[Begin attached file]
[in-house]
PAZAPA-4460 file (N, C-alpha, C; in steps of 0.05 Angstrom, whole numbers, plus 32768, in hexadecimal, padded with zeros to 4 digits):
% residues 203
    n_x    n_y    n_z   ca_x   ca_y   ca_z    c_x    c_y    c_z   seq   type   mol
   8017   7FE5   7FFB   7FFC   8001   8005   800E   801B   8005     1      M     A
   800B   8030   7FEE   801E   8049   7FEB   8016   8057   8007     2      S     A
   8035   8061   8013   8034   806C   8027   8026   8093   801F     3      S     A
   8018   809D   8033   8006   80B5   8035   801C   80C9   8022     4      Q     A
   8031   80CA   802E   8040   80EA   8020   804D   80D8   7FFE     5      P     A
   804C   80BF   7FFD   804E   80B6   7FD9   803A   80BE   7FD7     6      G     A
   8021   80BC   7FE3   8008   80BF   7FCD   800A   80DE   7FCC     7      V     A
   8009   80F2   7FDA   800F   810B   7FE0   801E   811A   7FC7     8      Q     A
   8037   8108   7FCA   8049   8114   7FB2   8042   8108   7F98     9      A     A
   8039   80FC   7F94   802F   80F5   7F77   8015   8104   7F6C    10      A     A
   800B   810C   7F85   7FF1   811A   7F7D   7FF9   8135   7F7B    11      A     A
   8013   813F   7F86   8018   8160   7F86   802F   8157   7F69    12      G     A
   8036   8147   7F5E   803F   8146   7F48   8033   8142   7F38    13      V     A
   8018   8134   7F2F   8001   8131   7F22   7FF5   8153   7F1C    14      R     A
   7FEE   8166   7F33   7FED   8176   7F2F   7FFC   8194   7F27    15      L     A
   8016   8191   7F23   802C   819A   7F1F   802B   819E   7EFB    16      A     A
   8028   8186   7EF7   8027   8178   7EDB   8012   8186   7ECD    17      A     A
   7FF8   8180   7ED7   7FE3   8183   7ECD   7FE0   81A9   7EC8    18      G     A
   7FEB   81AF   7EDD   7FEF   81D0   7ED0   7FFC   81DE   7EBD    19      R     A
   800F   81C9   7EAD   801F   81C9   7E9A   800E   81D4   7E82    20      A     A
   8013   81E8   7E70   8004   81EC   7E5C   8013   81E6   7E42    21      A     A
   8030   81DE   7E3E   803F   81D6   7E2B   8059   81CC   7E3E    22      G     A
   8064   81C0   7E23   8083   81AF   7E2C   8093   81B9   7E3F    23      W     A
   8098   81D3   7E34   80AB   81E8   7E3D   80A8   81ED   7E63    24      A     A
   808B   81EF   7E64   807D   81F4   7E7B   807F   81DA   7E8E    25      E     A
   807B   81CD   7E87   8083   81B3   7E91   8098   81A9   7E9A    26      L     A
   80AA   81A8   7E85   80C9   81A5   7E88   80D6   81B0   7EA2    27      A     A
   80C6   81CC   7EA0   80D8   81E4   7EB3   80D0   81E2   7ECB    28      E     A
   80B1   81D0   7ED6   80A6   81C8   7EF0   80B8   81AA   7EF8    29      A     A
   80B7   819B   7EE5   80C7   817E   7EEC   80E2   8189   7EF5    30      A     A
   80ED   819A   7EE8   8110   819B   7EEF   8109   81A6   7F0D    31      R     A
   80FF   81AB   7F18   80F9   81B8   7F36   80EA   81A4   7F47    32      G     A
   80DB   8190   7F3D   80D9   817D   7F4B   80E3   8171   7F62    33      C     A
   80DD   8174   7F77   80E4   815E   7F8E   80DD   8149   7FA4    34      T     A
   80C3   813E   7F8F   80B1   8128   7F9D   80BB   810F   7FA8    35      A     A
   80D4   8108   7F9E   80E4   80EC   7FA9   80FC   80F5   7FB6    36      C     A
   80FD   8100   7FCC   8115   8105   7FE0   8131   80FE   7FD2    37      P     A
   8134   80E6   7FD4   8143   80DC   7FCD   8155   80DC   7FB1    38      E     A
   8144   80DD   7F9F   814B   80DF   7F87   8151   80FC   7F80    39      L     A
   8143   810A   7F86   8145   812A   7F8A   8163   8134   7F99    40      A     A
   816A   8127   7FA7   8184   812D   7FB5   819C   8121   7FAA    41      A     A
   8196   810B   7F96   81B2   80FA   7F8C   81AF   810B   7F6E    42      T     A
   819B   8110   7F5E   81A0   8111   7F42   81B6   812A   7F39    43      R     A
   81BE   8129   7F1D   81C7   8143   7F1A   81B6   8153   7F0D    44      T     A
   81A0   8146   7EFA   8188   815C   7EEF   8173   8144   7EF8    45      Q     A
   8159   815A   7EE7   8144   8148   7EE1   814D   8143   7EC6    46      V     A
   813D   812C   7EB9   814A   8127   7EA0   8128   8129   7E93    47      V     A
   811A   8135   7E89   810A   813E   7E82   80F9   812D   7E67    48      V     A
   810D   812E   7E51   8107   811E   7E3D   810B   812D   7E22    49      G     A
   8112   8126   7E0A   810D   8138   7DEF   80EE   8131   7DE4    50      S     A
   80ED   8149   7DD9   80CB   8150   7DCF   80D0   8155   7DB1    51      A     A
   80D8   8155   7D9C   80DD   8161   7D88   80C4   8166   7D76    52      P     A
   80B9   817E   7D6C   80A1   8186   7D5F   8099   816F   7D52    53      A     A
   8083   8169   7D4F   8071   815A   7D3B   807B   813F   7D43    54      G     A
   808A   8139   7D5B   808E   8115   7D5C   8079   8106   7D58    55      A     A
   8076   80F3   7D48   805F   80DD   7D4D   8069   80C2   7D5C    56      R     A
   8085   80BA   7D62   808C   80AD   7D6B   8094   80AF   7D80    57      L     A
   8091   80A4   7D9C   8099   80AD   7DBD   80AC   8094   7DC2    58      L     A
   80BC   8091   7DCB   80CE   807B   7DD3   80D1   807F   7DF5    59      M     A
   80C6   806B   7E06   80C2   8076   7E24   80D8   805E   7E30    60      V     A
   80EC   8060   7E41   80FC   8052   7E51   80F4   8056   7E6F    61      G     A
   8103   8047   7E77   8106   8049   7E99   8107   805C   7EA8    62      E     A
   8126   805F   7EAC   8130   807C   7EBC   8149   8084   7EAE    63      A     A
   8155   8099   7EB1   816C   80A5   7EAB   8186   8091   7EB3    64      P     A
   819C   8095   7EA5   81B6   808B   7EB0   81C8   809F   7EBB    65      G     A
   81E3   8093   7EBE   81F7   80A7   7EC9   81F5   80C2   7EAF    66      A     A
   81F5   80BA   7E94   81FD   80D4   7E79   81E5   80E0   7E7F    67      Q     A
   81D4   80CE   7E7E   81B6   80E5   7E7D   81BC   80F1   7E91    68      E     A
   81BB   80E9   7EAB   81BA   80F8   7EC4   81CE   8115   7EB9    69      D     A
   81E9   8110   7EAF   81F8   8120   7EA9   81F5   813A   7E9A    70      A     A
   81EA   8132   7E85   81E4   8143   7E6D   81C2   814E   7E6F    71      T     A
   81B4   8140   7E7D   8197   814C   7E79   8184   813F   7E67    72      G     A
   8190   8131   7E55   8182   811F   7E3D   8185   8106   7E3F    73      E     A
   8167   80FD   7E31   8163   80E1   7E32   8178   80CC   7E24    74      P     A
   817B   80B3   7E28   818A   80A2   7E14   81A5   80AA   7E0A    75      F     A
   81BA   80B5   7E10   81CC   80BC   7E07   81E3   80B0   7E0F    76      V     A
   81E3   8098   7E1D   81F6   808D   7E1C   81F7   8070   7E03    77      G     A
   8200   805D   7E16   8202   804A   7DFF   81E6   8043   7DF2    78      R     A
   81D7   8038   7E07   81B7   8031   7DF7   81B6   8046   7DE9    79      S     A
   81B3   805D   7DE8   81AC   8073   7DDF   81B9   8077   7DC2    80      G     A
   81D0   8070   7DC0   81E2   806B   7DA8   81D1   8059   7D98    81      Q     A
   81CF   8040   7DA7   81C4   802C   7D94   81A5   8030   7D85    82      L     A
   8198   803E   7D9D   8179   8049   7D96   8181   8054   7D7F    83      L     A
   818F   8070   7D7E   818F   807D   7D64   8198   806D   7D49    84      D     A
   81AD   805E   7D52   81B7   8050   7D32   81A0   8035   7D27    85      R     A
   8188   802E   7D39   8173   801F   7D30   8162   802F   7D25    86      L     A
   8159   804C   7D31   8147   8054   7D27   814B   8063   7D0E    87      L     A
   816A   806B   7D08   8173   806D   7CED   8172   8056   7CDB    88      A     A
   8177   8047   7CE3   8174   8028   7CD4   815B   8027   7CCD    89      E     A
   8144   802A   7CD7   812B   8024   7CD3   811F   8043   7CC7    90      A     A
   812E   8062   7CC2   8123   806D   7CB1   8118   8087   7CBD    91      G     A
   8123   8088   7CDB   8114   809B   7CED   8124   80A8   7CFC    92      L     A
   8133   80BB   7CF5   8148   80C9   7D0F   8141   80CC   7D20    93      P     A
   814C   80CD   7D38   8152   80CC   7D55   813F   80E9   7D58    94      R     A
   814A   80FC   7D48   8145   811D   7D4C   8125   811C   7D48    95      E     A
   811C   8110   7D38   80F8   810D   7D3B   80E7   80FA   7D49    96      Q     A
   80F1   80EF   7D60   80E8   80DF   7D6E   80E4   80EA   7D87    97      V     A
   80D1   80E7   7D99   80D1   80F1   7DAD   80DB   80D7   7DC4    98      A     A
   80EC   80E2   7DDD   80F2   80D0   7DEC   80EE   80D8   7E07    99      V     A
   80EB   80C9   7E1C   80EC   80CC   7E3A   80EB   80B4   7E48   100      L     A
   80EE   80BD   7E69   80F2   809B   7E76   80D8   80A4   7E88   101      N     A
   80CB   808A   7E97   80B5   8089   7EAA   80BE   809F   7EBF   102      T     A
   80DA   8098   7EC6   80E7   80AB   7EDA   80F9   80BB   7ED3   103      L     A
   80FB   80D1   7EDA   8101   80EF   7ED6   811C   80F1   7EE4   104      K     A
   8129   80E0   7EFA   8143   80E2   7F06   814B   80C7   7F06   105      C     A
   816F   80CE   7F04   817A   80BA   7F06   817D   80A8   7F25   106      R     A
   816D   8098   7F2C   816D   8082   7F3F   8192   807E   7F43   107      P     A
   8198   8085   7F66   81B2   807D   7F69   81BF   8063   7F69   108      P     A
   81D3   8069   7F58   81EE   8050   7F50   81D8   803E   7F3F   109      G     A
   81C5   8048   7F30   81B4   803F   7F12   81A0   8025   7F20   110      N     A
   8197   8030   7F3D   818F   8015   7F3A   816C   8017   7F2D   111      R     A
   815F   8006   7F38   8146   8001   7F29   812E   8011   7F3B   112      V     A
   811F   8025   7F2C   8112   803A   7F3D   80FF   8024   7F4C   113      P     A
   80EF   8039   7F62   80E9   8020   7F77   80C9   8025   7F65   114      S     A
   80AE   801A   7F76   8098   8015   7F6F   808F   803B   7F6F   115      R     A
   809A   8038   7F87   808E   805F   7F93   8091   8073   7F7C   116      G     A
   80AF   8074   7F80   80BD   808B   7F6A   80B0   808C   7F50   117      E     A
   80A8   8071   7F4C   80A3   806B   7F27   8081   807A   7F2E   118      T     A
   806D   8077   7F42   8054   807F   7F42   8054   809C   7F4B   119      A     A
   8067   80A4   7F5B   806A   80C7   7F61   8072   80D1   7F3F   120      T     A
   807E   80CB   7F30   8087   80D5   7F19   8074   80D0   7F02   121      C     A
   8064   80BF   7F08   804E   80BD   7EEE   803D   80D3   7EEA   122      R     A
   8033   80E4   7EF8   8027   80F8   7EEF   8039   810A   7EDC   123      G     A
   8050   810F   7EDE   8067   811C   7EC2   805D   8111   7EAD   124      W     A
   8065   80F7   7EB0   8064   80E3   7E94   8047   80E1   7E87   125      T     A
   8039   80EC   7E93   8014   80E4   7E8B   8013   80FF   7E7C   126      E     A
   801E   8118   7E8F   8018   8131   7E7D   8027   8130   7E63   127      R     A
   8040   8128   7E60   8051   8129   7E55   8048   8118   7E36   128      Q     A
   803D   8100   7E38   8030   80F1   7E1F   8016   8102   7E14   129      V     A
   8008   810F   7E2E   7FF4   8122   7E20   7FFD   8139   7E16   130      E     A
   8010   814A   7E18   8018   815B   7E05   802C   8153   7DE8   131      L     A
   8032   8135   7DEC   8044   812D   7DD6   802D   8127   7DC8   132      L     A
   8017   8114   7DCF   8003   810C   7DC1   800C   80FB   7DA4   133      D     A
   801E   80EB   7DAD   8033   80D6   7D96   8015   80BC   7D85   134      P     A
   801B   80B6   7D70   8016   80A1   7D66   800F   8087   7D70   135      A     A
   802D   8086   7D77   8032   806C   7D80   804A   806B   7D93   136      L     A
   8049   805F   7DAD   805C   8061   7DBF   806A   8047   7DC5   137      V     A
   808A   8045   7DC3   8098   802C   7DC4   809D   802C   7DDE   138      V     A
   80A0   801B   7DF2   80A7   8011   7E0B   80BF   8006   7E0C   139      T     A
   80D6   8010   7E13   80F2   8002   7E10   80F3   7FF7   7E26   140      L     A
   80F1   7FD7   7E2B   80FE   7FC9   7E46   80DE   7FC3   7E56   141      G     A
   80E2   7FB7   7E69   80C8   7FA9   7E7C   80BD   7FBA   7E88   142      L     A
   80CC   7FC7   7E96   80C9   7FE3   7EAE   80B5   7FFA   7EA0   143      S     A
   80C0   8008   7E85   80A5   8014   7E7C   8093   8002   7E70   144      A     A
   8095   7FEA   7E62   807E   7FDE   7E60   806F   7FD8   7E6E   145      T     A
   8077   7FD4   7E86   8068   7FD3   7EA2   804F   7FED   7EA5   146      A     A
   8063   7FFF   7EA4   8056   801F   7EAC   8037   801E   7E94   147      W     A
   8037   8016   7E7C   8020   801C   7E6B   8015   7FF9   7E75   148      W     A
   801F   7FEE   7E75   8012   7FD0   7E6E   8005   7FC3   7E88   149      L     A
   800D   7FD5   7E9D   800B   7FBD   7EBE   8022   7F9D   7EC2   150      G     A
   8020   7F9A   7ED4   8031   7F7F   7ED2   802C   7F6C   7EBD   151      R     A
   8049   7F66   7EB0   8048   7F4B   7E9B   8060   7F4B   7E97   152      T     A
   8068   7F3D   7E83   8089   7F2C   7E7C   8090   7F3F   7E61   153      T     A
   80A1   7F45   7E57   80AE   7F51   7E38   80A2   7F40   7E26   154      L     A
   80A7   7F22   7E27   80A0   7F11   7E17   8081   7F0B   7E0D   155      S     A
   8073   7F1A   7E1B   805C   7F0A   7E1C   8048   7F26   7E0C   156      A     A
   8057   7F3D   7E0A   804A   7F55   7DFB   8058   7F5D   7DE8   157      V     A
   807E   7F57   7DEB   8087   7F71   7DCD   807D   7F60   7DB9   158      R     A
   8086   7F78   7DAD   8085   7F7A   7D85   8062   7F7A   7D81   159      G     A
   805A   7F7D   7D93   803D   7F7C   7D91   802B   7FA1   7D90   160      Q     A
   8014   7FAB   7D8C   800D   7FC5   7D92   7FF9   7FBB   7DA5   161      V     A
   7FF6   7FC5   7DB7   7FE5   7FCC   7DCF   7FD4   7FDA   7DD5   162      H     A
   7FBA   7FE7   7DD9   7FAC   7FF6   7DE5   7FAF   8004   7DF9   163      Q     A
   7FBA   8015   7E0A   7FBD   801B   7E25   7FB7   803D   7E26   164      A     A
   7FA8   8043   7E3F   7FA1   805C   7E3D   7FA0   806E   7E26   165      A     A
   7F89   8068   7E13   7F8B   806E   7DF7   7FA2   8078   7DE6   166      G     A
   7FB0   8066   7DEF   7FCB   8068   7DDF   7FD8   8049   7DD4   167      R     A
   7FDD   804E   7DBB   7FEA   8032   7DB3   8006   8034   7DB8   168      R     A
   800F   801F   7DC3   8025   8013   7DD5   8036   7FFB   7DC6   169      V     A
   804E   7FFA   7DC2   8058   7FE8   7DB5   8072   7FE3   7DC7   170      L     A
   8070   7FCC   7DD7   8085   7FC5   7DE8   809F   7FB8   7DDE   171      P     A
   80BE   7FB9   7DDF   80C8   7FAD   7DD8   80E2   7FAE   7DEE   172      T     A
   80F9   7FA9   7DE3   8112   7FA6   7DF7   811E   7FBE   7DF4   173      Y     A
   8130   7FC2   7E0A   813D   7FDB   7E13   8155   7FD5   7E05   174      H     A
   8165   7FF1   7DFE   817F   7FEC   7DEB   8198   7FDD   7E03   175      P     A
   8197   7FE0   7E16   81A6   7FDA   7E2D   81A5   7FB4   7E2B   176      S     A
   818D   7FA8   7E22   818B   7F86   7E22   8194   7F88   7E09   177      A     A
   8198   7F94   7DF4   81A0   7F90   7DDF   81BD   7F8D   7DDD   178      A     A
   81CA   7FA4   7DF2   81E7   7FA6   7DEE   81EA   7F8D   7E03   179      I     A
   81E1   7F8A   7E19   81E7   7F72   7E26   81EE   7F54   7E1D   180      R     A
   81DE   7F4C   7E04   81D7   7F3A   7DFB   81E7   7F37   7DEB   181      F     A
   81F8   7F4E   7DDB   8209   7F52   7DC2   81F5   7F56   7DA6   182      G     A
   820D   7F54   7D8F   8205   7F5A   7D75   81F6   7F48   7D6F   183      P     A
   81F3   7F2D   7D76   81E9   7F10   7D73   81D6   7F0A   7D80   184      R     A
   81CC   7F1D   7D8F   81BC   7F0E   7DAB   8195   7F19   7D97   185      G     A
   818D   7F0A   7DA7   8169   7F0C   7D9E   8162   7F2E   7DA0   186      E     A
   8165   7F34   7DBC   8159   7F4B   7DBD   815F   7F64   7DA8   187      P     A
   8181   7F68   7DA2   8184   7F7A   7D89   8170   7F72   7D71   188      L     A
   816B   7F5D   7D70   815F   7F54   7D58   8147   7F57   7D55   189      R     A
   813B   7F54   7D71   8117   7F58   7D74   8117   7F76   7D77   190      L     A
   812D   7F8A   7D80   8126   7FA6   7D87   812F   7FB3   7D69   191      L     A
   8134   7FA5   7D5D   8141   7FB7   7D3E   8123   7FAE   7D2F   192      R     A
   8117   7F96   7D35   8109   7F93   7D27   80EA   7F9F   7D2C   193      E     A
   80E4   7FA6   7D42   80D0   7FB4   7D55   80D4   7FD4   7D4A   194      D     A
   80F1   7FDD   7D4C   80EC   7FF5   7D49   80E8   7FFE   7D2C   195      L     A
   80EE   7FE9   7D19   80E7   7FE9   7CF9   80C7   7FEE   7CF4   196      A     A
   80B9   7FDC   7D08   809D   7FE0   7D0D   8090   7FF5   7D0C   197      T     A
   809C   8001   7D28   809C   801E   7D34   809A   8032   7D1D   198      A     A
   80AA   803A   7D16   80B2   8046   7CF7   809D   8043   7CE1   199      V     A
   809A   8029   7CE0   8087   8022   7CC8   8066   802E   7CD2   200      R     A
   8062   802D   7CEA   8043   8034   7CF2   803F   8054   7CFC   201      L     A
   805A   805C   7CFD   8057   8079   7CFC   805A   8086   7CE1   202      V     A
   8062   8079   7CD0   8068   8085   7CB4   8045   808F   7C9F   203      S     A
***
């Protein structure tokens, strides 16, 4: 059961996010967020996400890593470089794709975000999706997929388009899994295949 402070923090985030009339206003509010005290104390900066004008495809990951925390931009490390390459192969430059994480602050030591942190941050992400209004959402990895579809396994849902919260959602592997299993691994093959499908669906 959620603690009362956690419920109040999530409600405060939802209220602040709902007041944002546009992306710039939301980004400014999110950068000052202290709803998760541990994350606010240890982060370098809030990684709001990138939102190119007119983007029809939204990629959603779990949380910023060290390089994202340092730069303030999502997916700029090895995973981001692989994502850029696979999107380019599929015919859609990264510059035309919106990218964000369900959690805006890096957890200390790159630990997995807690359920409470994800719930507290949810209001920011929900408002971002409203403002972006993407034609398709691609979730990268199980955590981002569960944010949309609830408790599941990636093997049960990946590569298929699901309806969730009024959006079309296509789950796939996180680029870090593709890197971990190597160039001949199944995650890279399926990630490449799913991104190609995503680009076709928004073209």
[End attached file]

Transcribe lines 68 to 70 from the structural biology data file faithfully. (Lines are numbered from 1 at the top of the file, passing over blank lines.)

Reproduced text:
   8155   8099   7EB1   816C   80A5   7EAB   8186   8091   7EB3    64      P     A
   819C   8095   7EA5   81B6   808B   7EB0   81C8   809F   7EBB    65      G     A
   81E3   8093   7EBE   81F7   80A7   7EC9   81F5   80C2   7EAF    66      A     A